Colombia, Costa Rica and Nicaragua reducing Pesticide Run-off into the Caribbean Sea Project
(UNEP GEF-REPCar)

9.00 Ken Drouillard. Why we should use Demonstration Projects: example of Lake Izabel.

9.15 Chris Metcalfe: possible type of demonstration project: Water quality monitoring in relation
to karst aquafers.

9.30 Nancy Valdez, IWCAM Demonstration Project in the Dominican Republic: Mitigation of
Impacts of Industrial Wastes on the Lower Haina River Basin and its Coast.

9.45 General Discussion.

10.30 17.00 SESSION 6: Finalization and Summary Statement.

11.00 Peter Sale: Preparing a Summary Statement for this workshop.

11.30 General Discussion.

12.00 Lunch

13.30 Break Out into country groups to discuss and prepare a summary statement per country on
baseline sampling plan including: who does sampling, who does analysis, where, which laboratories.

14.00 Presentation of Summary Statements by each Country

14.45 General discussion on summary statements

15.15 Coffee Break

15.45 Presentation of final combined summary statement

16.00 Discussion of and agreement with final summary statement from workshop
Agreement on baseline sampling design
Agreement on roles for sampling and analyses
Agreement on roles of countries, individuals and laboratories
Agreement of sample sites
Agreement on general statement of recommendation from this workshop









16.50 Immediate next steps and Closing remarks

17.00 Workshop Adjourned.

Social Evening offered and organized by IMA.










ANNEX 2




Participants List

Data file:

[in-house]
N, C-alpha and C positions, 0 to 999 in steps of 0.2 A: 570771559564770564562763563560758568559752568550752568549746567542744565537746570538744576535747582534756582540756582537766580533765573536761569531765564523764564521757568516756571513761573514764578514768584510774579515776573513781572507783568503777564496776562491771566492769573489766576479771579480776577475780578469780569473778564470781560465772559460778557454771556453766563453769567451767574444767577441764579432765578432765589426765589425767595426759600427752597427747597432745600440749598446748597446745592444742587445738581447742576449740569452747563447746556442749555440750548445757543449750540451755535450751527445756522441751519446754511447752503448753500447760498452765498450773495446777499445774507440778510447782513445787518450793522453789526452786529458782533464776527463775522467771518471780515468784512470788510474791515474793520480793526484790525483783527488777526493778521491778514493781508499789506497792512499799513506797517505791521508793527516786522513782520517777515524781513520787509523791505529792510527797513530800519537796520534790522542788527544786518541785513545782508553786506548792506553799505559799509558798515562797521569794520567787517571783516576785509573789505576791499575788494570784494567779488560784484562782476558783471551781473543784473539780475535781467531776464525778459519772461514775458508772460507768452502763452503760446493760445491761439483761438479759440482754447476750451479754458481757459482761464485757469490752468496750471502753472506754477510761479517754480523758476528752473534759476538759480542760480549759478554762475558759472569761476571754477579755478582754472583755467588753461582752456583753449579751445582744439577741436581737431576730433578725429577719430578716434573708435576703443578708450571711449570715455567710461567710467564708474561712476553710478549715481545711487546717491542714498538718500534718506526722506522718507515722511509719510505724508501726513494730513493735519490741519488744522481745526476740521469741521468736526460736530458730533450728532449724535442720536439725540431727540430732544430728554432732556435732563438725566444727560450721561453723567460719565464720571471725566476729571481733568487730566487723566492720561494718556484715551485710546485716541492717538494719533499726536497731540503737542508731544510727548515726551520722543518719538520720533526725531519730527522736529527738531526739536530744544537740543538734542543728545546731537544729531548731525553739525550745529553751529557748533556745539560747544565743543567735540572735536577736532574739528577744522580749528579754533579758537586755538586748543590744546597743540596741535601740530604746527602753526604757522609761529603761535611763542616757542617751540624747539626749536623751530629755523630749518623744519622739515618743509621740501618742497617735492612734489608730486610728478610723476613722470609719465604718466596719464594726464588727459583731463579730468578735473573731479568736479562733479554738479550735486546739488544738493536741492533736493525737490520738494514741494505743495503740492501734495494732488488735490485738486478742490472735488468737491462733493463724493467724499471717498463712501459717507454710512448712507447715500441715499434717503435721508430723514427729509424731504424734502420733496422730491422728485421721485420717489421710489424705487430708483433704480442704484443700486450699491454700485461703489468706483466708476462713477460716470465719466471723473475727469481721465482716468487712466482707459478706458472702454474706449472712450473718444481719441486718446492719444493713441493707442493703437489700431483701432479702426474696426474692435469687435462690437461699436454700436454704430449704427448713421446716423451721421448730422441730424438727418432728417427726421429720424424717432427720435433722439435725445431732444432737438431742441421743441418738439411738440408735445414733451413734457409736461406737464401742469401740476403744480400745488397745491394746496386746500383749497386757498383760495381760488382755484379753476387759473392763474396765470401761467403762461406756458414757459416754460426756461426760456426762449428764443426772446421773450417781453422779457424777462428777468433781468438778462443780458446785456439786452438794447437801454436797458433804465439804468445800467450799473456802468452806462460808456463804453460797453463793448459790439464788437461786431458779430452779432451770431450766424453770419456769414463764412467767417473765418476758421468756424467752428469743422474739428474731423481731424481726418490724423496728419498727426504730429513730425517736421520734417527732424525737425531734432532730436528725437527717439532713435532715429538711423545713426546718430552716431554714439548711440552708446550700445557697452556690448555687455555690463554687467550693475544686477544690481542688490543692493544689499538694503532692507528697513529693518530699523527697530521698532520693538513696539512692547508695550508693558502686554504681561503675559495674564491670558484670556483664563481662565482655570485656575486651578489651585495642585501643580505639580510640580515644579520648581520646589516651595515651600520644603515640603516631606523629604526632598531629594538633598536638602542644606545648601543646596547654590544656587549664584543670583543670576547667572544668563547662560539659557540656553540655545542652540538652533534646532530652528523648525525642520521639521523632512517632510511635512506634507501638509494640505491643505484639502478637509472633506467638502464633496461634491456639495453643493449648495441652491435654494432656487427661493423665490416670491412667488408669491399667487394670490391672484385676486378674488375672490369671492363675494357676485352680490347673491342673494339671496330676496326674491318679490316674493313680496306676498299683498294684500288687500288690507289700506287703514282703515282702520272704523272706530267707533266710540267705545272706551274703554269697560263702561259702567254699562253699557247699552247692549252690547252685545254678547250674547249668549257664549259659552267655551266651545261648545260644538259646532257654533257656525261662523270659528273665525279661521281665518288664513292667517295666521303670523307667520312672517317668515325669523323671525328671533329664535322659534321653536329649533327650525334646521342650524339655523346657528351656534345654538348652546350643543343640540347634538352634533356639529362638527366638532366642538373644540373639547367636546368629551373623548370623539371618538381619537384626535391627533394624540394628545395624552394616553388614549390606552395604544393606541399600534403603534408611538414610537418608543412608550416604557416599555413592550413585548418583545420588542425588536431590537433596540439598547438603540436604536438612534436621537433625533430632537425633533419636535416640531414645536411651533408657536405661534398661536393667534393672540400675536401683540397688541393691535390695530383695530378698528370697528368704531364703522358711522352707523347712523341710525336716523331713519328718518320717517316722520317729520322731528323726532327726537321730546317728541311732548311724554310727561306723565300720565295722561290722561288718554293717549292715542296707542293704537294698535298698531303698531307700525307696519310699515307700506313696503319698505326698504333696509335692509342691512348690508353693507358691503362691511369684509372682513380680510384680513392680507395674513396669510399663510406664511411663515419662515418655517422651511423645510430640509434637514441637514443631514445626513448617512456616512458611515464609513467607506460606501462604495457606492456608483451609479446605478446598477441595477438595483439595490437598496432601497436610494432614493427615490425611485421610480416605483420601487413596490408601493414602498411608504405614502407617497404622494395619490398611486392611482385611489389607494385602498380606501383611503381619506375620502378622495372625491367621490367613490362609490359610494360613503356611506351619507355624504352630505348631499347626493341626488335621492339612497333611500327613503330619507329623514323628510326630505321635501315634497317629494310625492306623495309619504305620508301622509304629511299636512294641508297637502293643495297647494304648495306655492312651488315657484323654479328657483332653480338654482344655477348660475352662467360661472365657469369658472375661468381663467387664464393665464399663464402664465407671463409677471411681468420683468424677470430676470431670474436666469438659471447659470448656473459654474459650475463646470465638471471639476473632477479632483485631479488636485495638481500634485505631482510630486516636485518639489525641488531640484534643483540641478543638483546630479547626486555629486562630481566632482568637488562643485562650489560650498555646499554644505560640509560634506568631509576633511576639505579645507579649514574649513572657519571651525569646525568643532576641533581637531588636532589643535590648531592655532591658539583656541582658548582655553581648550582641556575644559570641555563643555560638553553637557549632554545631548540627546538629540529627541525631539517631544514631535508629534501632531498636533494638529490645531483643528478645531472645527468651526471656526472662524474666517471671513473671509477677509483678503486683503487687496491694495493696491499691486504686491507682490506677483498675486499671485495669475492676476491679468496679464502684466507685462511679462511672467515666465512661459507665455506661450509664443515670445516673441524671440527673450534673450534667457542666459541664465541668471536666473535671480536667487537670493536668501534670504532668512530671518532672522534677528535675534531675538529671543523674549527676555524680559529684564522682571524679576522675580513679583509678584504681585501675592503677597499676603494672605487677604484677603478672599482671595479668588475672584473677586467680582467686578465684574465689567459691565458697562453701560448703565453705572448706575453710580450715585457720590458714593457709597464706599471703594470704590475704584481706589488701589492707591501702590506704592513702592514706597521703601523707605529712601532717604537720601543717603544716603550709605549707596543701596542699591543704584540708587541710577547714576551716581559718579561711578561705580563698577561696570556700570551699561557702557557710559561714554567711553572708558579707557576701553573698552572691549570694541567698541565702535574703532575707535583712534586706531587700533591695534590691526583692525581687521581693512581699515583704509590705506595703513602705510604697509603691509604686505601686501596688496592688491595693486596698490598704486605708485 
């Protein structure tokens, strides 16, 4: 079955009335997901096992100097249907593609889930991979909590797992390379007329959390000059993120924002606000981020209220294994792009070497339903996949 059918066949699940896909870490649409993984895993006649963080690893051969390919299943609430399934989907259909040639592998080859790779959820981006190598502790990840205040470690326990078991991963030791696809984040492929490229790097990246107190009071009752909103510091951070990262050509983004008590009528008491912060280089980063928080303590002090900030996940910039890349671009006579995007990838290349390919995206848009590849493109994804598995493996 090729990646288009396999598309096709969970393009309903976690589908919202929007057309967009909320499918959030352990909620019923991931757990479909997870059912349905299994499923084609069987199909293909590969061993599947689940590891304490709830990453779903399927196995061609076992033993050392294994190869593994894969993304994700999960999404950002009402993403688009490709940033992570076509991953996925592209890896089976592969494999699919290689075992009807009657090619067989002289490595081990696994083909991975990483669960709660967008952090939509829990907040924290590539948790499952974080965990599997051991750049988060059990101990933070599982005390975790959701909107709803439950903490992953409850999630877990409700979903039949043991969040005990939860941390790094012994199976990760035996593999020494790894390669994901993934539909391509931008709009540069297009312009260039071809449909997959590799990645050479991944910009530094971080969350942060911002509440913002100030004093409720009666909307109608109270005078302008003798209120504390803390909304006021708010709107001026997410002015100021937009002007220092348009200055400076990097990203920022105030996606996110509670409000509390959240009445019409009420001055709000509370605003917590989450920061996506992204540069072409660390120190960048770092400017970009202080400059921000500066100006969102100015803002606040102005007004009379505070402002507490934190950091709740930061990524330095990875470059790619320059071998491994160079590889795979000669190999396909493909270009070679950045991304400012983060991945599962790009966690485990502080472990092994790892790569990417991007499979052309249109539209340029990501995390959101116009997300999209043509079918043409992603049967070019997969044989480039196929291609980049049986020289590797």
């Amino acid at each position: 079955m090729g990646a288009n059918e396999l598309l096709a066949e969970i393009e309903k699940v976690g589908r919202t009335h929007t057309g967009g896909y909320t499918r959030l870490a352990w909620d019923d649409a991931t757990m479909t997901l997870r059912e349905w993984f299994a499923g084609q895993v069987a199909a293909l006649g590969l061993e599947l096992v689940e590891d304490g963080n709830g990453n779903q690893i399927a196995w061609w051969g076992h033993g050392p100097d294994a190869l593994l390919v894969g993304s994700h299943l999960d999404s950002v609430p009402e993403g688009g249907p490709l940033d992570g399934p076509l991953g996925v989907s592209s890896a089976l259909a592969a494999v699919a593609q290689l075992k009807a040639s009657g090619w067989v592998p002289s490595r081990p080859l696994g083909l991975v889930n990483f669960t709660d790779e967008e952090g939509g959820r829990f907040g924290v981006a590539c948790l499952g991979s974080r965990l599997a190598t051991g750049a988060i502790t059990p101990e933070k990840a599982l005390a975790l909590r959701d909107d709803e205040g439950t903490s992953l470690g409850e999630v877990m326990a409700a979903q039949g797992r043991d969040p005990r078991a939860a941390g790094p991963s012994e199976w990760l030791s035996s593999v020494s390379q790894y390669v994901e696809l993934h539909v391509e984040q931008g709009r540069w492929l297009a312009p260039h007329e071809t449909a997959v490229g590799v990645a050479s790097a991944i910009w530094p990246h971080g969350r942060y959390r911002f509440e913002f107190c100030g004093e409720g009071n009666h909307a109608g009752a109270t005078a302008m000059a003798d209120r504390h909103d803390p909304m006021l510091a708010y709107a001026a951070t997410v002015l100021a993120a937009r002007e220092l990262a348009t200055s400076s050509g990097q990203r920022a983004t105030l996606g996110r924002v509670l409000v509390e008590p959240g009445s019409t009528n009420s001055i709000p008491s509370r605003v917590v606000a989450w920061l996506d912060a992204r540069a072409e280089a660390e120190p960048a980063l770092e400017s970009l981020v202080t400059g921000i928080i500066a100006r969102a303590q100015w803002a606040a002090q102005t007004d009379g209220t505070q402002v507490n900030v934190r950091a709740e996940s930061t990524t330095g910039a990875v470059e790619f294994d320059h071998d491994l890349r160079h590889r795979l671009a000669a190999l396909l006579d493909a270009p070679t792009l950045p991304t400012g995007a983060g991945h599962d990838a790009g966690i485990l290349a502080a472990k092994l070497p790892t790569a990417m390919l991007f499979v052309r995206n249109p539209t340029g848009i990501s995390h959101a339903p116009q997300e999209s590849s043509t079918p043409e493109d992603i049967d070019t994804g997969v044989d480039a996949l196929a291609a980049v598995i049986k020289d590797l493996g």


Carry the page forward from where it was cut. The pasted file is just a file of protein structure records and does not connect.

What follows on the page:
Bessie 0liva


bessieolivaiqryahoo.com
bessie2 Ltintelnett.com


Departamento de Analisis Inorgamco, Laboratorlo de
Investigation.
Facultad de CCQQ y Farmacia de la Universidad de San
Carlos de Guatemala.
Tel (502) 52026232; 22887808
Fax: (502) 24767728


2 Francisco Garcia fragaflo(agmail.com Director, Centro de Estudios y Control de
Contaminantes CESCCO
Secretaria de Recursos Naturales y Ambiente (SERNA)
Oficina:(+504)239 0194 / (+504)232 6317
Cel: 00 504 927 4361 www.cescco.gob.hn

3 Roberto Rivas robrivasa@vahoo.com Gulf of Honduras Project
Puerto Cortes,
Honduras
Tel: (504) 665 23 43
Tel/fax: (504) 665 3072
4 Belgis Chial belgis.chial@int- Puerto Cortes,
marconsult.com Honduras
Tel: (504) 665 23 43
Tel/fax: (504) 665 3072
5 Alejandro del Rio aleiandro.delrioiint- Gulf of Honduras Project
marconsult.com Puerto Cortes,
Honduras
Tel: (504) 665 23 43
Tel/fax: (504) 665 3072


6 Dwight Neal dwightneal@aimail.com Consultant
Belize
7 Isaias Majil isaias.maiil@amail.com Fisheries Department, Ministry of Agriculture, Fisheries
& Cooperatives
P.O. Box 148, Princess Margaret Drive
Belize City, Belize
Tel: 501-223 2623 ext. 24

8 Gerardo Gold Bouchot ggoldAmda.cinvestav.mx Departamento de Recursos de mar, CINVESTAV
Unidad Merida, Km 6 Antigua Carretera a Progreso
Merida, Yucatan 97310 Mexico
Tel: +-52- (999) 981 2927














Inarana Lavaia


azavala(L.eXOSUr-grOO .mx


ing. Aariana /Lavala ivienaoza
Resp. Lab. Institucional de Quimica
ECOSUR-Unidad Chetumal
Av. Centenario Km. 5.5 C.P. 77014
Chetumal, Quintana Roo. Mexico.
Tel. 01 983 83 5 04 40 ext. 4800
Fax 01 983 83 5 04 54


10 Jose Juan Dominguez Calderon jdominguez@conanp.gob.mx Subdirector T6cnico
Region Peninsula de Yucatan
Calle Venados 71 y 73 SM20 MZ 18
Centro, Cancun, Q. Roo, MEXICO
TEL: 52 998 8921413
FAX: 52 998 8871997
E-Mail: jdominguez@conanp.gob.mx
Messenger: explorerl043 @hotmail.com


11 Ramon Antonio Delanoy de la Cruz ramondelanov@vahoo.com Lab. Ciencias Nucleares